The essence of customer service can be traced to time immemorial. On the other hand, the method of delivery of the customer service experience needs to be continually updated to match the desires and expectations of an ever-changing customer base. That is why the customer experience landscape is ripe for disruption, with companies slowly making progress toward more seamless and simpler customer experiences.
The biggest change in customer service is the sheer number of channels through which people can contact your business. Instead of just phone calls and snail mail, consumers can now reach you by email, social media, text message, video call, and live chat. Mobile technology has also enabled constant connectivity, giving customers 24/7 access to public forums in which they can talk or complain about your company. Only organizations that are willing to adapt and respond to this shift in business-consumer dynamics will survive.
Businesses will focus on making self-service easier. In fact, we are already seeing companies start to address the desires of many consumers for automated self-service to improve by evaluating their core systems, investing in knowledge management, and exploring virtual assistants. Some of the initiatives that we can already see in place, include connecting conversations with context, where companies have removed the need for consumers to explain, sometimes repeatedly, why they need service. This goes a long way in making self-service easier.
Another initiative is making secure authentication by introducing voice biometrics so consumers don't have to use PINs and passwords to authenticate their identities.
And finally, businesses are starting to understand the value of their Web sites and have taken steps to improve their Web site effectiveness. Customers are increasingly beginning their self-service journesy on the Web, only calling the contact center when they can't find an answer online. Web sites today have employed virtual assistants that are powered by natural language understanding and conversational capabilities, streamlining and speeding up the digital service experience, minimizing customers' time and frustration while saving the business money.
No one likes to wait. By making self-service easier, businesses will automatically help empower customers to control their time. This also includes offering consumers more control when customer service extends to the field. In the recent Trends 2016: The Future of Customer Service report by Forrester, 73 percent of consumers said valuing their time was the most important thing a company could do to provide them with good service—whether on a call, in a chat, or while waiting for a service technician to troubleshoot and fix their products. Think about it: wouldn't you prefer to wait for a delivery to arrive within a timeframe rather than listening to that annoying hold music that some businesses insist on playing as you wait. To this end, businesses continue to explore ways to offer self-service scheduling, providing an easy means of rescheduling appointments, and actively seeking feedback on the service experience. ;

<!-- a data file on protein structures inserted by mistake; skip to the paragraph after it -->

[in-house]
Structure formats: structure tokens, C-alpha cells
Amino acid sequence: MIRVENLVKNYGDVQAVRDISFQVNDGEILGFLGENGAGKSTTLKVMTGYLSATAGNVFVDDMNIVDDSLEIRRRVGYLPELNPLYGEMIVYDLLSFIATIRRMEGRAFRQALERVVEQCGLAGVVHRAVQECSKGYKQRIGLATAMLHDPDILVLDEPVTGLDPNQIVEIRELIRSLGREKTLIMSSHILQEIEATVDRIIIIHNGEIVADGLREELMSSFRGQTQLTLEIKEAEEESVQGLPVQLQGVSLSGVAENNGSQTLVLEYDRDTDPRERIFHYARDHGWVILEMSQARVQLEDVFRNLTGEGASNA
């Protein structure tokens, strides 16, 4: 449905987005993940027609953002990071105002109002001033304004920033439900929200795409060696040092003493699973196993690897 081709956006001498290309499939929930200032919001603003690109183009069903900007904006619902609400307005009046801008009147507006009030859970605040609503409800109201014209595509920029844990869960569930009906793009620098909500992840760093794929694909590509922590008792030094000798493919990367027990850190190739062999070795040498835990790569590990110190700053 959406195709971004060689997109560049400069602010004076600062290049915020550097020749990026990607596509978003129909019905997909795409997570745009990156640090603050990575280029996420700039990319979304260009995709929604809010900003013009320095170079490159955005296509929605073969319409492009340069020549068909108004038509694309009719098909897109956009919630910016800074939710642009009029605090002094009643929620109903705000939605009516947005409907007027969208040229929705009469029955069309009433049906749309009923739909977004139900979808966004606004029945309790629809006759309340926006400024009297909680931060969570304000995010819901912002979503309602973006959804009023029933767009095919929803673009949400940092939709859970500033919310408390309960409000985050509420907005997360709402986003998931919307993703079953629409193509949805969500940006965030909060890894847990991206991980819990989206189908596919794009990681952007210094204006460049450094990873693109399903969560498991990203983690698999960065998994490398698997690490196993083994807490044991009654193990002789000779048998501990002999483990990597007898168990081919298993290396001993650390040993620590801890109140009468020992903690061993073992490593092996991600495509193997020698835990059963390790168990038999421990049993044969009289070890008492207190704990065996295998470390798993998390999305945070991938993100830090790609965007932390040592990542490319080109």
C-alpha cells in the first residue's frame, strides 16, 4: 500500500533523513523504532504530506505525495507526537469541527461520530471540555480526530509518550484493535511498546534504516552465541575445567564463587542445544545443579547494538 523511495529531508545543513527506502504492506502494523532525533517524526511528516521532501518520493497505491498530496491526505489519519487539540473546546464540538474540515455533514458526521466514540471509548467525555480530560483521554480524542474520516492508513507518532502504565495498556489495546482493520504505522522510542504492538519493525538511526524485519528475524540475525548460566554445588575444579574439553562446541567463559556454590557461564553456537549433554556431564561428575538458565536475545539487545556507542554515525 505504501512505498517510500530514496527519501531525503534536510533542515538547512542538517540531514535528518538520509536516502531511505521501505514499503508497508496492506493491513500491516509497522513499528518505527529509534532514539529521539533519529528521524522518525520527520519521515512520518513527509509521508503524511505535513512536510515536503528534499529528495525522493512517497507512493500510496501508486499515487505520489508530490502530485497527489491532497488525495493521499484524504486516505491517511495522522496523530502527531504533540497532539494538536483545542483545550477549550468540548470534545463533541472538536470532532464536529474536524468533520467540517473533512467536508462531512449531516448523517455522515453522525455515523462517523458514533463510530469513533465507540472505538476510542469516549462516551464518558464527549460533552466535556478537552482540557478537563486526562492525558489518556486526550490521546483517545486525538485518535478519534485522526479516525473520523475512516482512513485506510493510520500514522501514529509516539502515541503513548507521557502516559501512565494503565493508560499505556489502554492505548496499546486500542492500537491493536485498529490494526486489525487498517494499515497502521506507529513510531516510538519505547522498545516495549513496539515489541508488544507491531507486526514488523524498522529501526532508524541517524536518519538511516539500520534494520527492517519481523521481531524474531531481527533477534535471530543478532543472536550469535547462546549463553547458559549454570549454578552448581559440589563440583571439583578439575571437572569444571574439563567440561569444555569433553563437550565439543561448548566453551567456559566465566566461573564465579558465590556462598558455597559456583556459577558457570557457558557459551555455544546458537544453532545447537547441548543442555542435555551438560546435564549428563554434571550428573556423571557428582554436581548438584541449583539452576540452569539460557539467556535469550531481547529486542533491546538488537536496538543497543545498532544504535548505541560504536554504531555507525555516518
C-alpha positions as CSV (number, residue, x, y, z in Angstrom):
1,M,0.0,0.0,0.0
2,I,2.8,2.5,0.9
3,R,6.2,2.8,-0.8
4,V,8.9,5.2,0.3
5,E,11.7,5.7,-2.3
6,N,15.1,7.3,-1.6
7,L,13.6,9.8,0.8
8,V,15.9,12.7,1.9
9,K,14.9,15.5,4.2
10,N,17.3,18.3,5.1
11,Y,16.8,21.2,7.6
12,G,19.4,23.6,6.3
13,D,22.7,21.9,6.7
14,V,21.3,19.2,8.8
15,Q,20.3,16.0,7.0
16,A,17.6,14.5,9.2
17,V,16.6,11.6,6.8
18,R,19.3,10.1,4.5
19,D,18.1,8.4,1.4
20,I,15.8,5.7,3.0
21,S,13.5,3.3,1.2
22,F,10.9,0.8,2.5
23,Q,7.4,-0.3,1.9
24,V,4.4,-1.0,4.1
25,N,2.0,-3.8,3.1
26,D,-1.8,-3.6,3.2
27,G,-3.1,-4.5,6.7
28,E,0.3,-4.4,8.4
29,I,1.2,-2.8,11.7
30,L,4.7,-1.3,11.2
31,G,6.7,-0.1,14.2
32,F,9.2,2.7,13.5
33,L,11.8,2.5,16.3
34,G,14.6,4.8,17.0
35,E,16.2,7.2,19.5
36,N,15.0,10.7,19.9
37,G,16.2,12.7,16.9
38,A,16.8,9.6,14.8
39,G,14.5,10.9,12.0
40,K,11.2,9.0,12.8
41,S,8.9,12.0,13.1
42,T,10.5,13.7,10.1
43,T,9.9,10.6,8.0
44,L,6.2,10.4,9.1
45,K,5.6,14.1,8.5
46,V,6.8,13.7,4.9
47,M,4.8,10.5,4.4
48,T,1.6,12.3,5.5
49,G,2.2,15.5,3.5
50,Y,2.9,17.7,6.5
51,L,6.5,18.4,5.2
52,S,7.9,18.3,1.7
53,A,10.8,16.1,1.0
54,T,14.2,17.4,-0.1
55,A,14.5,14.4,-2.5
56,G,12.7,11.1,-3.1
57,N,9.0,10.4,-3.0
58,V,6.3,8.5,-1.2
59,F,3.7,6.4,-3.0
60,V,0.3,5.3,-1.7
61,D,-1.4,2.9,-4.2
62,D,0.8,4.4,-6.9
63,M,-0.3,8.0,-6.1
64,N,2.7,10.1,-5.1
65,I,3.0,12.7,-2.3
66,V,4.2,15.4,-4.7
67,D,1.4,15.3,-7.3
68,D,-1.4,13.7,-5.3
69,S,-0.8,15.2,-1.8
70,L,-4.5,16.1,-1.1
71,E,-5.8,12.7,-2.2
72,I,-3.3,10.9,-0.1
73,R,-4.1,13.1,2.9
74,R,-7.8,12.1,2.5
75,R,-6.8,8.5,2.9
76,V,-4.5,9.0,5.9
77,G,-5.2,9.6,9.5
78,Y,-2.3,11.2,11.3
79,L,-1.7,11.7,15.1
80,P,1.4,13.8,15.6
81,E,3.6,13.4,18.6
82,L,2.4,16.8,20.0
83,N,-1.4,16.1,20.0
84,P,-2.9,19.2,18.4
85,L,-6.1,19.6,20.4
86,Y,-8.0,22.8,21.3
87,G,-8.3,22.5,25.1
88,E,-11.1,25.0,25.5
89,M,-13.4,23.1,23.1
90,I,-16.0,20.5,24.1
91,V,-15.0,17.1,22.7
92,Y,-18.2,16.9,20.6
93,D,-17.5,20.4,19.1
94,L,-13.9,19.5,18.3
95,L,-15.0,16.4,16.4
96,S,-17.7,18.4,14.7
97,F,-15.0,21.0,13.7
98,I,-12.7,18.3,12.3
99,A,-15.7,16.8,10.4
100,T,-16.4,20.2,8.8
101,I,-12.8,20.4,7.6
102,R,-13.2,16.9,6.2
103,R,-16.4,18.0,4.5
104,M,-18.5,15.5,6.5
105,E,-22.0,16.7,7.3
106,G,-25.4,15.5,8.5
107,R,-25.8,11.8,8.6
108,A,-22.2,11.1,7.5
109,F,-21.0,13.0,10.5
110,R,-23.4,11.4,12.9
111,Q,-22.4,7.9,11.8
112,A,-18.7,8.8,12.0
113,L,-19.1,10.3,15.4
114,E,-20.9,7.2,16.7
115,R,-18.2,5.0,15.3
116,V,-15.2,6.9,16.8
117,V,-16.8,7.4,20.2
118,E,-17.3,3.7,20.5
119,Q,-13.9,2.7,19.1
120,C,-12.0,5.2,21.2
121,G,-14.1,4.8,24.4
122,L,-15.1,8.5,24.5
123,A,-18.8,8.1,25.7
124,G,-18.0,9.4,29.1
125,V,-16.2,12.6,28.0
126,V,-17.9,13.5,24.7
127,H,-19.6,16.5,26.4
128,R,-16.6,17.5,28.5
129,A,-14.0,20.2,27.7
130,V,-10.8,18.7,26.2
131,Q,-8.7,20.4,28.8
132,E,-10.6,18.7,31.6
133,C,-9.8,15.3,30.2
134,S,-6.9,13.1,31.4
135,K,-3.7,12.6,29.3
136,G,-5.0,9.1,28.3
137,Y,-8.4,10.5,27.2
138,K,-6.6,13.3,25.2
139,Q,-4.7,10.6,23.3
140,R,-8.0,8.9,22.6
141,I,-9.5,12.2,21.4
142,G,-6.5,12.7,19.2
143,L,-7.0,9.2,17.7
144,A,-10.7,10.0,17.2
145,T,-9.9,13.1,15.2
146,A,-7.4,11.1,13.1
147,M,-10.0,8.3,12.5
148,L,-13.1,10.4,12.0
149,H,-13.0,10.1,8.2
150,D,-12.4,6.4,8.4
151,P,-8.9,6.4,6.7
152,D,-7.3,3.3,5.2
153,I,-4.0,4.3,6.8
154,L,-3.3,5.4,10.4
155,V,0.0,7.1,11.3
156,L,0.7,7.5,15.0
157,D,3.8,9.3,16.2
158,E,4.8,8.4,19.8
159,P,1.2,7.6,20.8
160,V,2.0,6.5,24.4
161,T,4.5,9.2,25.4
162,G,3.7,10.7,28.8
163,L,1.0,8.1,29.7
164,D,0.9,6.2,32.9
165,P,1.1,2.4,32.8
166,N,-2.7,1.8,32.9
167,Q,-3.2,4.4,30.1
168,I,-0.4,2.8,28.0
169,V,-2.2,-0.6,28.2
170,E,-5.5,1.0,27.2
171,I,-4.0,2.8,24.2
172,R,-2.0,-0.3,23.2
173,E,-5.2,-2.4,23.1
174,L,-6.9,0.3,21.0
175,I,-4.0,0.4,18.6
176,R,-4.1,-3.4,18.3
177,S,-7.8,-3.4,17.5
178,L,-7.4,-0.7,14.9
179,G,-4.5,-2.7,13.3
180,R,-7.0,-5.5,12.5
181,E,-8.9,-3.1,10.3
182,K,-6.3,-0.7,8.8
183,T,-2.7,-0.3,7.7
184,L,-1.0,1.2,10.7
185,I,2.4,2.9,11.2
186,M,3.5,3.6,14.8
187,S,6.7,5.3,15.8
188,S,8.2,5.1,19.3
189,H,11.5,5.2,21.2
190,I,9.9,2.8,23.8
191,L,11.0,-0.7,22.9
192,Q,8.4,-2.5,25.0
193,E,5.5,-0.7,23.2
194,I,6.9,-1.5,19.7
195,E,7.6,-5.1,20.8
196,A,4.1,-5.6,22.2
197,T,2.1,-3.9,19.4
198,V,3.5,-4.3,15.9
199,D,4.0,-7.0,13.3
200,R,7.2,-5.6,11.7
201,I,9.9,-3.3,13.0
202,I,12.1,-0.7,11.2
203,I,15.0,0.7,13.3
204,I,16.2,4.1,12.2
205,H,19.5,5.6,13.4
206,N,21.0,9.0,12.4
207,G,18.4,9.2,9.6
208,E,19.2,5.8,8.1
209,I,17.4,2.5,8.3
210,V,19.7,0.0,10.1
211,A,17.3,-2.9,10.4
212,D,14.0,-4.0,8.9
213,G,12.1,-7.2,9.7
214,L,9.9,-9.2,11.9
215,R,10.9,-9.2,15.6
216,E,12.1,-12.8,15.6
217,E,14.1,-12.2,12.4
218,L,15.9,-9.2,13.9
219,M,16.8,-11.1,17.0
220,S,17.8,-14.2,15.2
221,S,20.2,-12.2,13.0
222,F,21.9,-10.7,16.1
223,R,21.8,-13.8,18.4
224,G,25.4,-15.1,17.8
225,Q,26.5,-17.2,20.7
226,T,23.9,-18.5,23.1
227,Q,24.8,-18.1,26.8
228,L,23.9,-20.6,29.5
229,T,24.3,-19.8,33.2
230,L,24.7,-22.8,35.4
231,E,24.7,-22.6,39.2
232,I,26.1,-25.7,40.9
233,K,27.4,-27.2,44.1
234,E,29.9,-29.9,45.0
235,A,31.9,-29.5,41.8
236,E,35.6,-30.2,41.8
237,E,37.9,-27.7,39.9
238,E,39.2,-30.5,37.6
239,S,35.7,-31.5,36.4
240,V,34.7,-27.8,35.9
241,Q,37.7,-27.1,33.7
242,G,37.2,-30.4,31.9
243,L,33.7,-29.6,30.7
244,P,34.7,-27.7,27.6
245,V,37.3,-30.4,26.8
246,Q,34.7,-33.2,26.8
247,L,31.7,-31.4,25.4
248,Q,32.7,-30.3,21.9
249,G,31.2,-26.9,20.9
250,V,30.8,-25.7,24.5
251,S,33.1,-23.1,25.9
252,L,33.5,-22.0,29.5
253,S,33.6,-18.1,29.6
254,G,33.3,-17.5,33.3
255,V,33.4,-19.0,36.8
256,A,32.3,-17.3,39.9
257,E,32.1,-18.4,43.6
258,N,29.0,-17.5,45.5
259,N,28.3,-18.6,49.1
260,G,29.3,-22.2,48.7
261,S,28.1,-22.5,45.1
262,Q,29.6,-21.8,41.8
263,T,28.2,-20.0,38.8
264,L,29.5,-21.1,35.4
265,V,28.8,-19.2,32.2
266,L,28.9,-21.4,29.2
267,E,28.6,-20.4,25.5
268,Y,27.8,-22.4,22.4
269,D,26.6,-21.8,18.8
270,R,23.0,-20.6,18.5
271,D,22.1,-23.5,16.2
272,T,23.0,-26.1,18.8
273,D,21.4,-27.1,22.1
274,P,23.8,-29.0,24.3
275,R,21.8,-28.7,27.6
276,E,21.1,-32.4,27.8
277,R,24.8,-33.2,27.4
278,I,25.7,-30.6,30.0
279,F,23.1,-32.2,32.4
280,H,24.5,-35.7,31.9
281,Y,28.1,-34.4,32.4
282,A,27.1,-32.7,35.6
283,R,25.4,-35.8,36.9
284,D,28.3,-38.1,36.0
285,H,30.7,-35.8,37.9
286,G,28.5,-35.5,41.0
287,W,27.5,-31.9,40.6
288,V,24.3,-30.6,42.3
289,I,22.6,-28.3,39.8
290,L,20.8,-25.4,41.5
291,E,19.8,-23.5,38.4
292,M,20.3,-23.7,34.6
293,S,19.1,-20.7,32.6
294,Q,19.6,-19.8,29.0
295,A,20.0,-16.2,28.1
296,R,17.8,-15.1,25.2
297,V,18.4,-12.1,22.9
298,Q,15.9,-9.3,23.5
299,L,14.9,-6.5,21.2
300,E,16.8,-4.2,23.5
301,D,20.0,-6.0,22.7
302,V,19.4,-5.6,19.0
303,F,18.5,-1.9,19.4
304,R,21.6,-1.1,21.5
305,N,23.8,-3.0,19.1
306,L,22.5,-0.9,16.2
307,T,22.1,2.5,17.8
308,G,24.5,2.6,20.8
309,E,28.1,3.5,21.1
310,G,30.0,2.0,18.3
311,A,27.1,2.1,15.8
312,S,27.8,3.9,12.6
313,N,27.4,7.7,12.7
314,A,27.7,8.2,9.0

For me personally, waiting for a service or delivery person to arrive within a set window of time far outstrips the annoyance I feel listening to hold music. The Forrester report forecasts that companies this year will explore ways to offer self-service scheduling and better inform and prepare their employees to provide effective field service. For businesses that would like to improve their customer's field service experiences while differentiating themselves on this aspect of customer service in the near future, we recommend a few suggestions. For a customer to have a good field service experience, the businesses should successfully engage with the customer before arriving. It also is important to use multiple channels of communication to raise your engagement rates. Help make your customer's ability to reschedule or communicate with you as fast and easy as possible from every message they receive, on every channel, with a simple click, tap, or spoken request. With all the knowledge gained through the field data, businesses must leverage it to predict the needs of its customers delivering faster, easier and a more personal experience.
In the age of fierce competitiveness, companies that deliver a great end-to-end experience that makes them stand out from the clutter will attract and retain customers. This is a universal truth no matter which industry a business is in, and businesses that choose to make superior customer experience its core business strategy will continue to thrive.
Nidal Kamouni is CEO of PCCI Group.